Nurses and midwives are a vital input to upstream and downstream public health services
The contributions of nurses and midwives to improving health and preventing disease range from health promotion throughout the life-course to empowering individuals and communities. They often do so in a capacity that links health systems to other sectors.
Hungary (case study 13)
Overview: A public health programme for cervical screening has been in operation in Hungary since 2004. Uptake of the programme has, however, been very low (30% of the target population), and approximately 400 deaths due to cervical cancer occur in in the country each year. A new cervical screening programme was pilot-tested in 2009 in order to increase participation rates. This programme involved "health visitor nurses", who undertook not only activities such as taking cytological smears and sending samples to a laboratory but also health promotion, including providing guidance, counselling and motivation, visiting the local population and communicating information on laboratory results. The health visitor nurses received additional accredited training in cervical screening to extend their role and scope of practice.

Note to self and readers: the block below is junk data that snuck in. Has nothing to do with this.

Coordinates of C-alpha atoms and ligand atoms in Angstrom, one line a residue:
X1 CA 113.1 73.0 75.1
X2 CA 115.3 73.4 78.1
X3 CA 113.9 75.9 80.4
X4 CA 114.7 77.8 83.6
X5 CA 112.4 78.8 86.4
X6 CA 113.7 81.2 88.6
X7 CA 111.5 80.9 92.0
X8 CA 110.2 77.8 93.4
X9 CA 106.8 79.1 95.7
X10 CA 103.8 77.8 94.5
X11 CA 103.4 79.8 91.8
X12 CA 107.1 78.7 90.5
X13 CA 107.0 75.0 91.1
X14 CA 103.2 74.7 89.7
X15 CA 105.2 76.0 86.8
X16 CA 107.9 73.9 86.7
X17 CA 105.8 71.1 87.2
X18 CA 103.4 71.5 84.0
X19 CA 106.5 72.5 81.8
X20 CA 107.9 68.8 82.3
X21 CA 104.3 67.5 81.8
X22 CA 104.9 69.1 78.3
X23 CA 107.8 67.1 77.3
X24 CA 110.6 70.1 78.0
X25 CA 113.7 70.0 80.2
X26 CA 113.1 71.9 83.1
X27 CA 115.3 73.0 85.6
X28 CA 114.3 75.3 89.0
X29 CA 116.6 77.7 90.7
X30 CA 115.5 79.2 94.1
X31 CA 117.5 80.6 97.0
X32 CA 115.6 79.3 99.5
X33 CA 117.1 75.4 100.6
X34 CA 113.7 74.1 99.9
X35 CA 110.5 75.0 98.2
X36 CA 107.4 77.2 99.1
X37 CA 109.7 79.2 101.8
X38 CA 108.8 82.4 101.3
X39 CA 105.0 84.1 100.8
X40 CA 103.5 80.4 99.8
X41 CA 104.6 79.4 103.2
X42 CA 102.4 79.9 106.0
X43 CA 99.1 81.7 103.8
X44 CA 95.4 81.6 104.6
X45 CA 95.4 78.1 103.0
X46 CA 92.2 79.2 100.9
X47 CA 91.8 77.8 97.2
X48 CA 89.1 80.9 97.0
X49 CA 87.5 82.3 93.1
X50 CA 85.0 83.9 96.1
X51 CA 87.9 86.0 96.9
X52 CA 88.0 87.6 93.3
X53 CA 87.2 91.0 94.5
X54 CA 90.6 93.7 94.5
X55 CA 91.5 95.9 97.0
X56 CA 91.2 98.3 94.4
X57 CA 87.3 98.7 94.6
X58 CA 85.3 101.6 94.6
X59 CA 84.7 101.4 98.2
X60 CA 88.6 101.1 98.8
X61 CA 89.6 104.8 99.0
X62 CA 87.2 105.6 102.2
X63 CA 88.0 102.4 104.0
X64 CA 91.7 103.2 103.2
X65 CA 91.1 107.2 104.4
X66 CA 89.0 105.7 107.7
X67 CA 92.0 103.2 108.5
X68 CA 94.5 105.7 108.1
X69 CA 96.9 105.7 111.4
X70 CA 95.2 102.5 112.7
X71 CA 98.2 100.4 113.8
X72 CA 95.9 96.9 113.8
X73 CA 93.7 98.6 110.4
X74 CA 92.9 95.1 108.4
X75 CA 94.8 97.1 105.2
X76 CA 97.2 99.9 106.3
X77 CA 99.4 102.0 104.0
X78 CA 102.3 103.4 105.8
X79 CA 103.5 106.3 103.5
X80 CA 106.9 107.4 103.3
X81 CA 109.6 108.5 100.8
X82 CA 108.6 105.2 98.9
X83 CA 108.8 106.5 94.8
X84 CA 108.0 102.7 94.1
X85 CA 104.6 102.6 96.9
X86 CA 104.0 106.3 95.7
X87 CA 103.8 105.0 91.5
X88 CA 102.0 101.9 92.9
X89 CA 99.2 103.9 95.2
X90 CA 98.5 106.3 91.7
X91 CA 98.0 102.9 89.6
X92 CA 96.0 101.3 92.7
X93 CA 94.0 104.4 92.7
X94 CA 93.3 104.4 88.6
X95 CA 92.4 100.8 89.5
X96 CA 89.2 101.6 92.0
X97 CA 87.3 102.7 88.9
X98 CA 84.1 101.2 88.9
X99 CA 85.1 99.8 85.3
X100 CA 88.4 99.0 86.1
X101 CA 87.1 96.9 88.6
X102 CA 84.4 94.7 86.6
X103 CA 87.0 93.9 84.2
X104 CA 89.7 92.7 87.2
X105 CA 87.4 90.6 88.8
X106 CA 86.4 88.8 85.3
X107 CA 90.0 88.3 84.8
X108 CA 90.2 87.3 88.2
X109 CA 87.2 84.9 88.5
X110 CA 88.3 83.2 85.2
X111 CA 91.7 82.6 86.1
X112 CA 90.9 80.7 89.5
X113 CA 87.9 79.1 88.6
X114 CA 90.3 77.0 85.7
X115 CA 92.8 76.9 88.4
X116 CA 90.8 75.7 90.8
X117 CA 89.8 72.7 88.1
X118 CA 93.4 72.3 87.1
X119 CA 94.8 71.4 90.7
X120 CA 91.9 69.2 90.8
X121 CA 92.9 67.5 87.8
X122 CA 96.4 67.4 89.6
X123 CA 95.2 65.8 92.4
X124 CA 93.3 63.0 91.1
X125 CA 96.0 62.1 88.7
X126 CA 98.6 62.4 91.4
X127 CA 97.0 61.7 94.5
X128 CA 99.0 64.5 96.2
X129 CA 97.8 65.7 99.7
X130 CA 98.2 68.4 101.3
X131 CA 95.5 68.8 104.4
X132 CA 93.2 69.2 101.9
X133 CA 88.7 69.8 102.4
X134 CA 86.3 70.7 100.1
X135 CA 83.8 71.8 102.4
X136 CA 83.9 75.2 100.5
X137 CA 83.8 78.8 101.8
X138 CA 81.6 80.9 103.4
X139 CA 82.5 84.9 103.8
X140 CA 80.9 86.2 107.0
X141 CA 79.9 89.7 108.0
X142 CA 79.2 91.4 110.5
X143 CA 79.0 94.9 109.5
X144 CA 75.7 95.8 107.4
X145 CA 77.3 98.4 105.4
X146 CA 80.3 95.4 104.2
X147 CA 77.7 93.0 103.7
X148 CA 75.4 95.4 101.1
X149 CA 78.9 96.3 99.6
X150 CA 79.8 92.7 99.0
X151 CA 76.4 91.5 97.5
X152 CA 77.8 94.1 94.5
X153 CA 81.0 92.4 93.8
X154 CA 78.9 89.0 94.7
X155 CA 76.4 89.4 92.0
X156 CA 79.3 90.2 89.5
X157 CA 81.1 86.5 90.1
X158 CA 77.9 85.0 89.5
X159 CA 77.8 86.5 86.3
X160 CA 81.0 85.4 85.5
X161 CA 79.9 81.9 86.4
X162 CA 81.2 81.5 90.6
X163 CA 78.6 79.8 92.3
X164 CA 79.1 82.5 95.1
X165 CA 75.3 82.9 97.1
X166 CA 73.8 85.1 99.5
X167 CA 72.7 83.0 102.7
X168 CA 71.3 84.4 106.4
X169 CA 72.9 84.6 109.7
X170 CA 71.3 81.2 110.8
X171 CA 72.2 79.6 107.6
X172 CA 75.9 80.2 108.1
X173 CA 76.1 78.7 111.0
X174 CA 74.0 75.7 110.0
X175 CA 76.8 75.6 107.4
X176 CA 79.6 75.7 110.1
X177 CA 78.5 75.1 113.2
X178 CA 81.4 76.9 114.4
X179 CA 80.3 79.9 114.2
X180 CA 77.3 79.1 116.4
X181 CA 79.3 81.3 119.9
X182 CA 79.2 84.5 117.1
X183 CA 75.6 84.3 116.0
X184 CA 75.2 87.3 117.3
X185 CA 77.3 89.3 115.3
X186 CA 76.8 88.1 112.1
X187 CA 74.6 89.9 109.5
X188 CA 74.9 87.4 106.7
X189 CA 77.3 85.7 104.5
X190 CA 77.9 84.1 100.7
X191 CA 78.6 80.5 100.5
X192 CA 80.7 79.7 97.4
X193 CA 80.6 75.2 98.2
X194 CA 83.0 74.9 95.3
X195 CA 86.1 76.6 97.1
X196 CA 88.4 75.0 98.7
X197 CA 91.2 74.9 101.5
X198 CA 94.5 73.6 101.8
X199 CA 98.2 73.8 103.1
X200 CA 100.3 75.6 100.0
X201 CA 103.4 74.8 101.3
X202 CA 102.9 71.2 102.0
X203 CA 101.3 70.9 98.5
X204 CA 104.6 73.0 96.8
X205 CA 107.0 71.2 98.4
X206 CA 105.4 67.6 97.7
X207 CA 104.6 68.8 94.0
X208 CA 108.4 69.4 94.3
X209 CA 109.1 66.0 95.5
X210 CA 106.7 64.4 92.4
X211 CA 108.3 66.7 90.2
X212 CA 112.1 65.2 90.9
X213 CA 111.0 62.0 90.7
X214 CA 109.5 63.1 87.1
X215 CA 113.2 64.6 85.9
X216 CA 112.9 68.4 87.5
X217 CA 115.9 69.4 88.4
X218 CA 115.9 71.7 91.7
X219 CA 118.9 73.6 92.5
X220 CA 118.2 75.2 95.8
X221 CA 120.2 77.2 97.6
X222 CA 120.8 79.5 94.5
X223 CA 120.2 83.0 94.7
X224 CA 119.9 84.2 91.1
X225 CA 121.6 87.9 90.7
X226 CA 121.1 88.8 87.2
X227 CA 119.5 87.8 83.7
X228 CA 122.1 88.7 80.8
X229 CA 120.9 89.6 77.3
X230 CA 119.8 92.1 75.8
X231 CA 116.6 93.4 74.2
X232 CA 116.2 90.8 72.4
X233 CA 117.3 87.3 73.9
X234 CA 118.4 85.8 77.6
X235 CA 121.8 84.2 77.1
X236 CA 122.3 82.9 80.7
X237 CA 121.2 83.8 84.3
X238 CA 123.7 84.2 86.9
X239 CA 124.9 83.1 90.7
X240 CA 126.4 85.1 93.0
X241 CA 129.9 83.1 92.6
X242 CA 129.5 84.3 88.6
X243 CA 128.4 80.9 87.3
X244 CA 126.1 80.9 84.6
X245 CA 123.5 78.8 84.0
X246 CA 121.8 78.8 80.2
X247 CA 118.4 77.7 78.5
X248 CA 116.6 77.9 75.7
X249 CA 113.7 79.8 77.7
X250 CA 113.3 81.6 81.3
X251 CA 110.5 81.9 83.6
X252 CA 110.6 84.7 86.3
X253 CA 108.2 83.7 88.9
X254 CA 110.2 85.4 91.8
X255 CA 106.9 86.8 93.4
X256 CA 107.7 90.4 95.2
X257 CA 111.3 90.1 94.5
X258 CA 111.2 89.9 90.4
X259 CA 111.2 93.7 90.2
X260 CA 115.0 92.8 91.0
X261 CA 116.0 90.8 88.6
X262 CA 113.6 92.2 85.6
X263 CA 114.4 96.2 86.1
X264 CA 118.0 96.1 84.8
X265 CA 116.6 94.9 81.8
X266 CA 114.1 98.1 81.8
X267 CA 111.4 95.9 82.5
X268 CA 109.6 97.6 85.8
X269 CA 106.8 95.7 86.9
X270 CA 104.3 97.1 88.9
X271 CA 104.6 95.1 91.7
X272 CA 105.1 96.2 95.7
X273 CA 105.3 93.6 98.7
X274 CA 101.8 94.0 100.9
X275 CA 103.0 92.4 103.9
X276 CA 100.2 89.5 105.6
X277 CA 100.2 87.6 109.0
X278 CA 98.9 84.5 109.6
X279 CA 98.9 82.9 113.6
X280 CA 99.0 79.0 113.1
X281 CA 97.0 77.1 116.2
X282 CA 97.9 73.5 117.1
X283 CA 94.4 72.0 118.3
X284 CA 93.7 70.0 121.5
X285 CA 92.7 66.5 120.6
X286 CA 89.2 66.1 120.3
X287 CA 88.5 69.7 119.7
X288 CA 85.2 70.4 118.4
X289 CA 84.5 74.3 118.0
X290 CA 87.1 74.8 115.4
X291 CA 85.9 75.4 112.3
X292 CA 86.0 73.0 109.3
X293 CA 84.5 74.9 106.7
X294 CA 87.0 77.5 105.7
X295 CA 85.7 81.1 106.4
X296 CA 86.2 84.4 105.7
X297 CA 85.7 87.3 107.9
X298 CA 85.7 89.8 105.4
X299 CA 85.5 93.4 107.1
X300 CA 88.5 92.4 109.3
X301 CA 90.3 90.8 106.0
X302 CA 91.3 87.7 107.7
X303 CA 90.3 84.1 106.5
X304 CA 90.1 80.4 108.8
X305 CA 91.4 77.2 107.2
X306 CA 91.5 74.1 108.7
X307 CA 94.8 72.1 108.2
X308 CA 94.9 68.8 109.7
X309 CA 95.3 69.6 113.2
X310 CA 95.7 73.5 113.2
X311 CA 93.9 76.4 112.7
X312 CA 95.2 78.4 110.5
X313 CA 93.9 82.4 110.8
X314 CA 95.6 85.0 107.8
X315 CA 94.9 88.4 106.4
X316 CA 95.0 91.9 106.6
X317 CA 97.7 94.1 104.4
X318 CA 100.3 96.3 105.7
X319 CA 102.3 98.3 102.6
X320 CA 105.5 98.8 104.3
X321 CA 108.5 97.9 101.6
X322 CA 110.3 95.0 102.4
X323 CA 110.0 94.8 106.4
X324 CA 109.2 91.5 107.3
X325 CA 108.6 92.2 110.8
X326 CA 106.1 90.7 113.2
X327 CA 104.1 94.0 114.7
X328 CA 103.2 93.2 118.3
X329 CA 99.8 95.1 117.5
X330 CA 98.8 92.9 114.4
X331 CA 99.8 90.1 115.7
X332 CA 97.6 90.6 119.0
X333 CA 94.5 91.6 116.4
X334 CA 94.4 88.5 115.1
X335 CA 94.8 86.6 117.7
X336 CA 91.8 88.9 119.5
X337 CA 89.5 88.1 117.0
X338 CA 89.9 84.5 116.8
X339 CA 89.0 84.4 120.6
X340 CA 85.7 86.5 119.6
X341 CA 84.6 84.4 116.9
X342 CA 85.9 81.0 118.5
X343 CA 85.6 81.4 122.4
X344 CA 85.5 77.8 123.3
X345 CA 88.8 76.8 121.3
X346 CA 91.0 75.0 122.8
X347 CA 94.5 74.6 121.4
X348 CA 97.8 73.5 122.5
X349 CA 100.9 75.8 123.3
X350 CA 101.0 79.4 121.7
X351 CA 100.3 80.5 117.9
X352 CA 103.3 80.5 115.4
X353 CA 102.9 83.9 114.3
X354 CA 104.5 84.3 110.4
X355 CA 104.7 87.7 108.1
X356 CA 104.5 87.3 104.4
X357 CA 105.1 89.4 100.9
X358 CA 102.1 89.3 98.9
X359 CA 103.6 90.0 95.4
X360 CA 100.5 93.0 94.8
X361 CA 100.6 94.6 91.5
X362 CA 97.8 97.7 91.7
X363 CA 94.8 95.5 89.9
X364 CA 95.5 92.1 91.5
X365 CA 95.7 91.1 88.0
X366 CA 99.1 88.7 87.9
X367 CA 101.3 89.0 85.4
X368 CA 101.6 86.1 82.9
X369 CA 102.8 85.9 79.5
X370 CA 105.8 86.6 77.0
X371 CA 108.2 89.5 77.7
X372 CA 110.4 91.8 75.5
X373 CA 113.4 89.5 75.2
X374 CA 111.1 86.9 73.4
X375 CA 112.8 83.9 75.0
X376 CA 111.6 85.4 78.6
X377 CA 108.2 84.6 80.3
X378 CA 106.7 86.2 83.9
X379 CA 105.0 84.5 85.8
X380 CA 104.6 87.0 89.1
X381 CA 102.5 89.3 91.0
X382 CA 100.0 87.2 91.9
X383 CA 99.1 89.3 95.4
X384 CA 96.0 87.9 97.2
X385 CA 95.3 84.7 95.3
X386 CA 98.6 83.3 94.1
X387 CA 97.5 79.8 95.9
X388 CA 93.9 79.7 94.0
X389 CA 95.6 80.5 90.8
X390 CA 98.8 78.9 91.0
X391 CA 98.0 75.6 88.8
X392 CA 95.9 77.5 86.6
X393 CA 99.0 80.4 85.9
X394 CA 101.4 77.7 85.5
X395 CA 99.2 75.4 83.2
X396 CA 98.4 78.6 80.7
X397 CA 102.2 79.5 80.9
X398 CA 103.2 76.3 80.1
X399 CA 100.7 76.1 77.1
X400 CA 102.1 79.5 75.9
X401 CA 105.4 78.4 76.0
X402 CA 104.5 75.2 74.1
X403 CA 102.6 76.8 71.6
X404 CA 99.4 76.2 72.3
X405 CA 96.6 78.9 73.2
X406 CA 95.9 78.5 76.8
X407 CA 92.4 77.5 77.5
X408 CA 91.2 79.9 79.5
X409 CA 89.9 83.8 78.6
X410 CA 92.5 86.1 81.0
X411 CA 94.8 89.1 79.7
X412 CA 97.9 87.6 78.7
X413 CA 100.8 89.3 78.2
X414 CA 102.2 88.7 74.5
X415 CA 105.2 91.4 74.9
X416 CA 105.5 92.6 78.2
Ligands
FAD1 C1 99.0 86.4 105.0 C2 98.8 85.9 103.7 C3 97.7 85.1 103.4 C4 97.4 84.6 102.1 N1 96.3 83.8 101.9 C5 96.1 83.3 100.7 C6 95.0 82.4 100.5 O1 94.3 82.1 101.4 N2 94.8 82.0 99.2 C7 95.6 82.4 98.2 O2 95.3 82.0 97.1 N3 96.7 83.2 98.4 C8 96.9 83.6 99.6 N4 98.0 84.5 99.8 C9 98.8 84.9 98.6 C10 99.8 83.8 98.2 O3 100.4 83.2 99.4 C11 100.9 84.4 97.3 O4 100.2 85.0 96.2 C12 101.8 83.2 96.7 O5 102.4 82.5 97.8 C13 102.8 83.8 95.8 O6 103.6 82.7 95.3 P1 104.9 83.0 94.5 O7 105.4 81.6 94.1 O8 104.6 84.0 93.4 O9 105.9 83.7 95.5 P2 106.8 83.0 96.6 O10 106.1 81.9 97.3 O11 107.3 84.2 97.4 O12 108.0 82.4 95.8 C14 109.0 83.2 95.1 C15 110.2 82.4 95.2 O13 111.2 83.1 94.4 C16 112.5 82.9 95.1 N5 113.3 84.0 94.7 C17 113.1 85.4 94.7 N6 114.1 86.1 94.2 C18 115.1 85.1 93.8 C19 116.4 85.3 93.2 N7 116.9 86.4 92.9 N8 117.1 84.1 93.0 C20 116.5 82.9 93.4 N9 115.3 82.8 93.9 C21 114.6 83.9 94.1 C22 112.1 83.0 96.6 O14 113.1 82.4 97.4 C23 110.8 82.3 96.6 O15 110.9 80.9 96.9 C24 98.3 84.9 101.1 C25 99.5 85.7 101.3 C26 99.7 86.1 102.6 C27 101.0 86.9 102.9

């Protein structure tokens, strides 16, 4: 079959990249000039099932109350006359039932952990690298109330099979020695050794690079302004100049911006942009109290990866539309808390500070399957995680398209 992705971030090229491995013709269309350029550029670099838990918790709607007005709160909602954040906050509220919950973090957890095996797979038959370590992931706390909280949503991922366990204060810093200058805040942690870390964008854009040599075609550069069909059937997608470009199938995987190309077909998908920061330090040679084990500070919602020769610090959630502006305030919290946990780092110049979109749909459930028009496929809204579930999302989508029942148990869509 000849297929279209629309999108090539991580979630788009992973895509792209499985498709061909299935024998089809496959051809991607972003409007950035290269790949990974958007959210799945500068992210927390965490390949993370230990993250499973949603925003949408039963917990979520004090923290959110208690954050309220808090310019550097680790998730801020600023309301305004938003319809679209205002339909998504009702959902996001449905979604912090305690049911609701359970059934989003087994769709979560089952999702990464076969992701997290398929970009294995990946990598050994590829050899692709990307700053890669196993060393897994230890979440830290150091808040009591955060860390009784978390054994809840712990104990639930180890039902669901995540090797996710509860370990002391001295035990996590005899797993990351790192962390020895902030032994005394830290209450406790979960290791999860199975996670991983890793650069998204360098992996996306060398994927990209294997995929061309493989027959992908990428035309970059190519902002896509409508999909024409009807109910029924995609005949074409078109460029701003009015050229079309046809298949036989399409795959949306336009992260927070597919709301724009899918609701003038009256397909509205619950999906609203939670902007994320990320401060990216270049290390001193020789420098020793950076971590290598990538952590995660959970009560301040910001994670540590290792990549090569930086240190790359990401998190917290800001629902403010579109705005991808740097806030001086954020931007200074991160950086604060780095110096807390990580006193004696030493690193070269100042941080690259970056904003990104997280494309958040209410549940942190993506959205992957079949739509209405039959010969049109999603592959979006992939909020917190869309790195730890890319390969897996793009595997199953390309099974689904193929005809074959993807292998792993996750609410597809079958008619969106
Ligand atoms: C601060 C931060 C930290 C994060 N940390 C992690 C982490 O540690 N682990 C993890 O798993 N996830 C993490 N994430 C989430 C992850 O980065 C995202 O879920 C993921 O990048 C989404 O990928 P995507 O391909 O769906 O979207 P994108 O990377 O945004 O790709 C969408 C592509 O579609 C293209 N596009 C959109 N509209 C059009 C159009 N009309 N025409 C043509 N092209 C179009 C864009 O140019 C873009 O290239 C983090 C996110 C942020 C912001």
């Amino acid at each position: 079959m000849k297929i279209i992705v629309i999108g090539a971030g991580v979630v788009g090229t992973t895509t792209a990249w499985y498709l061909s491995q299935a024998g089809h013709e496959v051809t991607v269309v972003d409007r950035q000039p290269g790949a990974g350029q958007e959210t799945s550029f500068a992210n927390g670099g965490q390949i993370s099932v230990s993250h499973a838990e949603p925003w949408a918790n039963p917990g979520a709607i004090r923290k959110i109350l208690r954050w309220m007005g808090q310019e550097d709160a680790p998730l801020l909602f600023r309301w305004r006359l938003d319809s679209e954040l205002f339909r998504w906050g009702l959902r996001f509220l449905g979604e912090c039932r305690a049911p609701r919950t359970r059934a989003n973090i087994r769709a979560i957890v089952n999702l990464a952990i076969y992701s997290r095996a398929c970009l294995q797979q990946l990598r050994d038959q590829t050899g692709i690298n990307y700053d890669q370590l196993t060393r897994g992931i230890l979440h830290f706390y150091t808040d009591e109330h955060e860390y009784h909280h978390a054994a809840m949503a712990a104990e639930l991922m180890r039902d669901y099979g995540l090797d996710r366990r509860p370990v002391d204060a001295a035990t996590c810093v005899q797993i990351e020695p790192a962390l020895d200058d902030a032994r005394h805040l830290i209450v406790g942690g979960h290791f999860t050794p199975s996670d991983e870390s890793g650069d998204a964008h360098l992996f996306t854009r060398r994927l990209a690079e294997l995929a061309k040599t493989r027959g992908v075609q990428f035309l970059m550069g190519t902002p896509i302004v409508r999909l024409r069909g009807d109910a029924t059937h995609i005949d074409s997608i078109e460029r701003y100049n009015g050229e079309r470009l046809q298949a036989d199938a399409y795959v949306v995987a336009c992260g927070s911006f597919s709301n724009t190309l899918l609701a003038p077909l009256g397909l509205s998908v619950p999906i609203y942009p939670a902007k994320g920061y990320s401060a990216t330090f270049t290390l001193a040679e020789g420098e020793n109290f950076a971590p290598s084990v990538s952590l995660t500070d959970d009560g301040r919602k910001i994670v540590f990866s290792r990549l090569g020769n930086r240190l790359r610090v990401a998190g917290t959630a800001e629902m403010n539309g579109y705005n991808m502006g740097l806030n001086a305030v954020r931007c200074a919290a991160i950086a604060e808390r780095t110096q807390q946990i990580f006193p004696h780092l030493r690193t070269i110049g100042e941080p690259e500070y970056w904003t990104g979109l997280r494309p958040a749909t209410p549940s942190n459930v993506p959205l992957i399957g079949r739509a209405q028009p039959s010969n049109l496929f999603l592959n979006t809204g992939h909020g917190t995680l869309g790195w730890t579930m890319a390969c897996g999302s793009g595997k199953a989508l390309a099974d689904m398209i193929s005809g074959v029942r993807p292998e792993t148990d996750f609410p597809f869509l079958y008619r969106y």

Outcomes: By the end of 2012, 285 health visitor nurses had voluntarily attended training. The programme showed good results: a number of women who had not visited a gynaecologist in 10 or more years were convinced to participate in the programme. The involvement of the nurses in screening also personally connected health professionals with local populations. Access to cervical screening was improved by making it available to women living in small settlements and disadvantaged areas, who are least likely to travel to distant gynaecologists or specialist health centres because of lack of time, money and transport.
Health 2020 goal: Strengthening people-centred health systems
Scotland, United Kingdom (case study 51)
Overview: In Tayside in 2009, one third of pregnant women were found to be obese at their antenatal appointment. Scottish Government funding to improve maternal and infant nutrition provided an opportunity to target obese pregnant women and offer a tailored, supportive, evidence-based package of care called optiMum. In this intervention, conducted primarily by midwives, appropriate weight management is promoted by counselling on following a healthy lifestyle during pregnancy and weight loss postpartum..
Outcomes: The number of women seen at optiMum clinics increased from 85 in 2010–2011 to almost 200 in 2012–2013, and the intervention is now offered at two sites. In the first year, the average weight gain of the women who participated in optiMum was 7.1 kg, while that of pregnant women in Scotland was approximately 12 kg. Feedback from women who attended optiMum programmes has been positive.
Health 2020 goal: Investing in health through a life-course approach and empowering people